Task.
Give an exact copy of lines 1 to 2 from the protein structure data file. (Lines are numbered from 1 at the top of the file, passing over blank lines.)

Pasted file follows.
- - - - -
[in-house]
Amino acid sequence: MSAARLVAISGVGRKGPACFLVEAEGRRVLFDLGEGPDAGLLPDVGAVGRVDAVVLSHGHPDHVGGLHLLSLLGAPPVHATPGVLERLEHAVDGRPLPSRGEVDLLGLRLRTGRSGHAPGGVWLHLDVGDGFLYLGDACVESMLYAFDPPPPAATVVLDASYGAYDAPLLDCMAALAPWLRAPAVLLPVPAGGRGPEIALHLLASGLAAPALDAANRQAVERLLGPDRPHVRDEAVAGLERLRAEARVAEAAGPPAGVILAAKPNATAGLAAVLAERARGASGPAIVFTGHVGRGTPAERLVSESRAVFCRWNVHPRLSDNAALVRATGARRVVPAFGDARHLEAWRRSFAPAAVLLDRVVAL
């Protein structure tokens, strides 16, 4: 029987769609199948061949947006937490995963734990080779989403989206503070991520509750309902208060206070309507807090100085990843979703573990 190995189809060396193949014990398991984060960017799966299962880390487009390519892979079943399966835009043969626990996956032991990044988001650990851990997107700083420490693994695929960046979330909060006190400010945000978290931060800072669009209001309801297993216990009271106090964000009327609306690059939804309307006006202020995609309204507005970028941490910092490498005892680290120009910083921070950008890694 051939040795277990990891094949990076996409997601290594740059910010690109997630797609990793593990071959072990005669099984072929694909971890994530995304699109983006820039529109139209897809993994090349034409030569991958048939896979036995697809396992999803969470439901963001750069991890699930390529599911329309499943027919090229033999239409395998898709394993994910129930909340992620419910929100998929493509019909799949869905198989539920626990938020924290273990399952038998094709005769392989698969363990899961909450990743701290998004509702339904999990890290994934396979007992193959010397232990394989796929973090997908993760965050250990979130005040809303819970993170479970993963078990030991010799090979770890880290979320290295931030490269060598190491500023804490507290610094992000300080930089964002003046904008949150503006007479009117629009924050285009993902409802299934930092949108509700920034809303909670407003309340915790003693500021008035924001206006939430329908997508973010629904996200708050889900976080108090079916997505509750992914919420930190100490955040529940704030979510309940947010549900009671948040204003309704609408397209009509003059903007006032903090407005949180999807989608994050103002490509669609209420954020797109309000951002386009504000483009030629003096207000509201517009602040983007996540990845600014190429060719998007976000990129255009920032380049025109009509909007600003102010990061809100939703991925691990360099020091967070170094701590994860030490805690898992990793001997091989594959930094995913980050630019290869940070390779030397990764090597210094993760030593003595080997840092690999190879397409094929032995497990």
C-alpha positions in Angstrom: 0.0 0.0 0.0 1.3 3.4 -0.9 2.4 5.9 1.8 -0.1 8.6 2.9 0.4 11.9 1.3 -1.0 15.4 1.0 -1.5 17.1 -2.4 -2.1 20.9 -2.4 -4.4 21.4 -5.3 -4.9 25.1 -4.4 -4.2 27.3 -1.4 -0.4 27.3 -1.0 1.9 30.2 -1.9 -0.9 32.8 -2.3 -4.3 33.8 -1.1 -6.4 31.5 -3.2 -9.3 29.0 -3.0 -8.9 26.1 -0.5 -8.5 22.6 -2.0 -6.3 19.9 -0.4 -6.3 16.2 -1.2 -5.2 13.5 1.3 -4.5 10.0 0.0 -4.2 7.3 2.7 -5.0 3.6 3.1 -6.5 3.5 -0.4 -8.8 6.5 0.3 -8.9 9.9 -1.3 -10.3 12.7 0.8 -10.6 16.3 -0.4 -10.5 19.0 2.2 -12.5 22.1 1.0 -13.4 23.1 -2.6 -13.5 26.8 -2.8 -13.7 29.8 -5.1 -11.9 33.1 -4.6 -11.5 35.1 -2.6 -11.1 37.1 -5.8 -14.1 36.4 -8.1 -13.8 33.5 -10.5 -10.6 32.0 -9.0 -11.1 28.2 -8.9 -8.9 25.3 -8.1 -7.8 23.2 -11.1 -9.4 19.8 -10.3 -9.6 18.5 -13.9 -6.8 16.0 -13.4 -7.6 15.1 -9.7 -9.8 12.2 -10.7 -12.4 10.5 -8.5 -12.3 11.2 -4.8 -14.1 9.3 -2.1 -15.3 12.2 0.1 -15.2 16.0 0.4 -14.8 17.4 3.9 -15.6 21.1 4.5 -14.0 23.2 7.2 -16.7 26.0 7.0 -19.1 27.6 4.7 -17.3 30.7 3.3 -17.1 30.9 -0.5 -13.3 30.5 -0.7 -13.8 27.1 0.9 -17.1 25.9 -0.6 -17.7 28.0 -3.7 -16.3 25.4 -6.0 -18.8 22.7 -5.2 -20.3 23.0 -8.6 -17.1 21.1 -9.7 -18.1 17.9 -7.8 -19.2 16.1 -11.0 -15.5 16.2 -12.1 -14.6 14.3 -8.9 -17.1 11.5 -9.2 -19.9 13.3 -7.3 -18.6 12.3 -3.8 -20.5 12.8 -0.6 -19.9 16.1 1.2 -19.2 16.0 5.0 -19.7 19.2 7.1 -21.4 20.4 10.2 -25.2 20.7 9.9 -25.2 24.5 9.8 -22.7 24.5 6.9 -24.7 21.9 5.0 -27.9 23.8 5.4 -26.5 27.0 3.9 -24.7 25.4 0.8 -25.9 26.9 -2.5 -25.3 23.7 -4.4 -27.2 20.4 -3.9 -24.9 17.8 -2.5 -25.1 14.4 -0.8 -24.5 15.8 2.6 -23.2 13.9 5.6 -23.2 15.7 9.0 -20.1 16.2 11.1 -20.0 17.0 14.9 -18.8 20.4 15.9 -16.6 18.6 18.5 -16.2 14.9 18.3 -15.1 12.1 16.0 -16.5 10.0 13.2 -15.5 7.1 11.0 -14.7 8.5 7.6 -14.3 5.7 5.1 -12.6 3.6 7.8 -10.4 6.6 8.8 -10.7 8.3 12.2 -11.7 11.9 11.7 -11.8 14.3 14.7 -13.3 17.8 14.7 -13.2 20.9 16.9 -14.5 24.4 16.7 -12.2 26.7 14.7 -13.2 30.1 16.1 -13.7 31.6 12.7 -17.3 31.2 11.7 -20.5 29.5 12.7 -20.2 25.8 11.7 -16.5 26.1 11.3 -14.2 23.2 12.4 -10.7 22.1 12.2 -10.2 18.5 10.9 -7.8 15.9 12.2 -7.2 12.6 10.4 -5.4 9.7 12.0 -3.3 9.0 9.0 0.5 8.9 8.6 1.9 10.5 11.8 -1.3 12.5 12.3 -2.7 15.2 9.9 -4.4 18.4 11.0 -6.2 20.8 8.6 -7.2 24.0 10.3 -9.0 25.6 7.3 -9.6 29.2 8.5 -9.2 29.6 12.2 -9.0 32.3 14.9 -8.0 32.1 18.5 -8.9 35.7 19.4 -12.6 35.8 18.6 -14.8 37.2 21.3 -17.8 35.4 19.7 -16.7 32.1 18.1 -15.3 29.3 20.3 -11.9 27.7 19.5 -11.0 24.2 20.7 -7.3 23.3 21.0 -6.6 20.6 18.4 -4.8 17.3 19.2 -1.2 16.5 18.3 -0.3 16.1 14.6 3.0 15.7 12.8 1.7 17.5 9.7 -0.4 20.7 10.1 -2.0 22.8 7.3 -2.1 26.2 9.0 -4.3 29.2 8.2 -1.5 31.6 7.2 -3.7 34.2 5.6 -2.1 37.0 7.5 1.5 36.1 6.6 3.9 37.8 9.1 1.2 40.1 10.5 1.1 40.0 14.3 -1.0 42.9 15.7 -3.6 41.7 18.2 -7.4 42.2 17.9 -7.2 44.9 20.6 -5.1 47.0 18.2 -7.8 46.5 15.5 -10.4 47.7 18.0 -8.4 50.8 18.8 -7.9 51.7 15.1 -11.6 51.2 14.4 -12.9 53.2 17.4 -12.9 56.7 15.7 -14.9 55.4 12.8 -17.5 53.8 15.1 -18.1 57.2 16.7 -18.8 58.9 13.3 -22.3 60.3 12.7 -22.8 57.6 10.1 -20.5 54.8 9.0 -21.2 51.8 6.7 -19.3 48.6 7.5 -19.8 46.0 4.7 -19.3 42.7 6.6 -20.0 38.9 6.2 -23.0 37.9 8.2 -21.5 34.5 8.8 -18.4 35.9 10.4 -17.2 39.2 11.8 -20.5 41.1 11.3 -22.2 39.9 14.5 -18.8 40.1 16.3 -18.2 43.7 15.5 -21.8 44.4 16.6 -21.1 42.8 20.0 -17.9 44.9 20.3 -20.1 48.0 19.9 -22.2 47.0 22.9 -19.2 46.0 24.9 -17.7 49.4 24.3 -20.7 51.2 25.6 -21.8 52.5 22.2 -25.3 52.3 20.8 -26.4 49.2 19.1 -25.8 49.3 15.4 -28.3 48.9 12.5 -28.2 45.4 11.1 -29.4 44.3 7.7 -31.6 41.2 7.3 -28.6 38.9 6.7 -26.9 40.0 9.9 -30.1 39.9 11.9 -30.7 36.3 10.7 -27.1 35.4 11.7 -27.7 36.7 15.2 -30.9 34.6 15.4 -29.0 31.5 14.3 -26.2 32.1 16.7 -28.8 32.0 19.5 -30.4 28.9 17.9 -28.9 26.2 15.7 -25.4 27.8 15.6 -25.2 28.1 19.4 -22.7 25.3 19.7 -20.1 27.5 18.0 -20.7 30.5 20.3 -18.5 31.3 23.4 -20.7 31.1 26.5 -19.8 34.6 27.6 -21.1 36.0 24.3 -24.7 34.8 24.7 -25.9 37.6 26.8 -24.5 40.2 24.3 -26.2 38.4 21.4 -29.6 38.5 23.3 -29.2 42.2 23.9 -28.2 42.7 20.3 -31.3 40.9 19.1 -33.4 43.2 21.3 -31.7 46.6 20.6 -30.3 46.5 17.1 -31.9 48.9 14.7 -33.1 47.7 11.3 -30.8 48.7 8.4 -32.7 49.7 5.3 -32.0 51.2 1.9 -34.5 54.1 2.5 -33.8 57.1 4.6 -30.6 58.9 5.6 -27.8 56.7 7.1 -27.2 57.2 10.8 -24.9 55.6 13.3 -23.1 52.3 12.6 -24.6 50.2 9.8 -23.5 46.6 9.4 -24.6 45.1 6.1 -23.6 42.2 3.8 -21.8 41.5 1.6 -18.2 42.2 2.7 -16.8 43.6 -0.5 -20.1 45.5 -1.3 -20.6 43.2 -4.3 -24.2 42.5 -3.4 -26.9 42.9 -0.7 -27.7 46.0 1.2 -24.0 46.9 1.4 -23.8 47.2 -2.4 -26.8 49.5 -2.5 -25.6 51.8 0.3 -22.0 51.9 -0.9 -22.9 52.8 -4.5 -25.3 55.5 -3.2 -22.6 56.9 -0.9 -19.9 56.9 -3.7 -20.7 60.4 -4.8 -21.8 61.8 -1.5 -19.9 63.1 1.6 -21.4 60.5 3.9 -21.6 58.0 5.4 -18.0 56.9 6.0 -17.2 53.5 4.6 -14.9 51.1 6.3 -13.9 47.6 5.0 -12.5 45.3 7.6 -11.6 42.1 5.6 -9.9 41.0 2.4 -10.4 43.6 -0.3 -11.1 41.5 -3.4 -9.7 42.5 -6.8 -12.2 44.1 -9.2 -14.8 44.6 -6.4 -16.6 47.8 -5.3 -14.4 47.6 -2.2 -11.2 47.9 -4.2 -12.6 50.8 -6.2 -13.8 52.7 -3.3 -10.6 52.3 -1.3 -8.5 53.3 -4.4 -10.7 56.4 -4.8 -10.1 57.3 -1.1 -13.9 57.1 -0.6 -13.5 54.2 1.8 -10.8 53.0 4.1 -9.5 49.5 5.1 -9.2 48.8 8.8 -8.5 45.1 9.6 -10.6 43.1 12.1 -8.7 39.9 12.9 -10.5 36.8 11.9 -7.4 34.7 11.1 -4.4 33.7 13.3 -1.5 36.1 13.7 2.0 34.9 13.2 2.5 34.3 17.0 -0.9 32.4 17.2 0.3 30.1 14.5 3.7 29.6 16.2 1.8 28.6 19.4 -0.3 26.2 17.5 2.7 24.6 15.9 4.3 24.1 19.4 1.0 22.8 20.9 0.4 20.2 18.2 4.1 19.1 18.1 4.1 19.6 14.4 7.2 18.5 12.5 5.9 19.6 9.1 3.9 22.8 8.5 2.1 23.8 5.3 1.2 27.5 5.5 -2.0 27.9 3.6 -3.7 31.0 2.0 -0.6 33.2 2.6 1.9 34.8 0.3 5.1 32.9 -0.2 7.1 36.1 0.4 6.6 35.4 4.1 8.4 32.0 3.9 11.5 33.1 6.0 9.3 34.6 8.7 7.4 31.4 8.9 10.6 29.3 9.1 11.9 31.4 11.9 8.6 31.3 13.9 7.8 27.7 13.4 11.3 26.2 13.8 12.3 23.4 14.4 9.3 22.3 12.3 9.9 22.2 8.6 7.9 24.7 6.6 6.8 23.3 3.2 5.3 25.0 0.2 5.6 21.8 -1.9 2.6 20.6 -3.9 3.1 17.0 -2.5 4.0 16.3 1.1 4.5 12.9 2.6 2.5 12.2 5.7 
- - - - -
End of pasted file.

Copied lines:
[in-house]
Amino acid sequence: MSAARLVAISGVGRKGPACFLVEAEGRRVLFDLGEGPDAGLLPDVGAVGRVDAVVLSHGHPDHVGGLHLLSLLGAPPVHATPGVLERLEHAVDGRPLPSRGEVDLLGLRLRTGRSGHAPGGVWLHLDVGDGFLYLGDACVESMLYAFDPPPPAATVVLDASYGAYDAPLLDCMAALAPWLRAPAVLLPVPAGGRGPEIALHLLASGLAAPALDAANRQAVERLLGPDRPHVRDEAVAGLERLRAEARVAEAAGPPAGVILAAKPNATAGLAAVLAERARGASGPAIVFTGHVGRGTPAERLVSESRAVFCRWNVHPRLSDNAALVRATGARRVVPAFGDARHLEAWRRSFAPAAVLLDRVVAL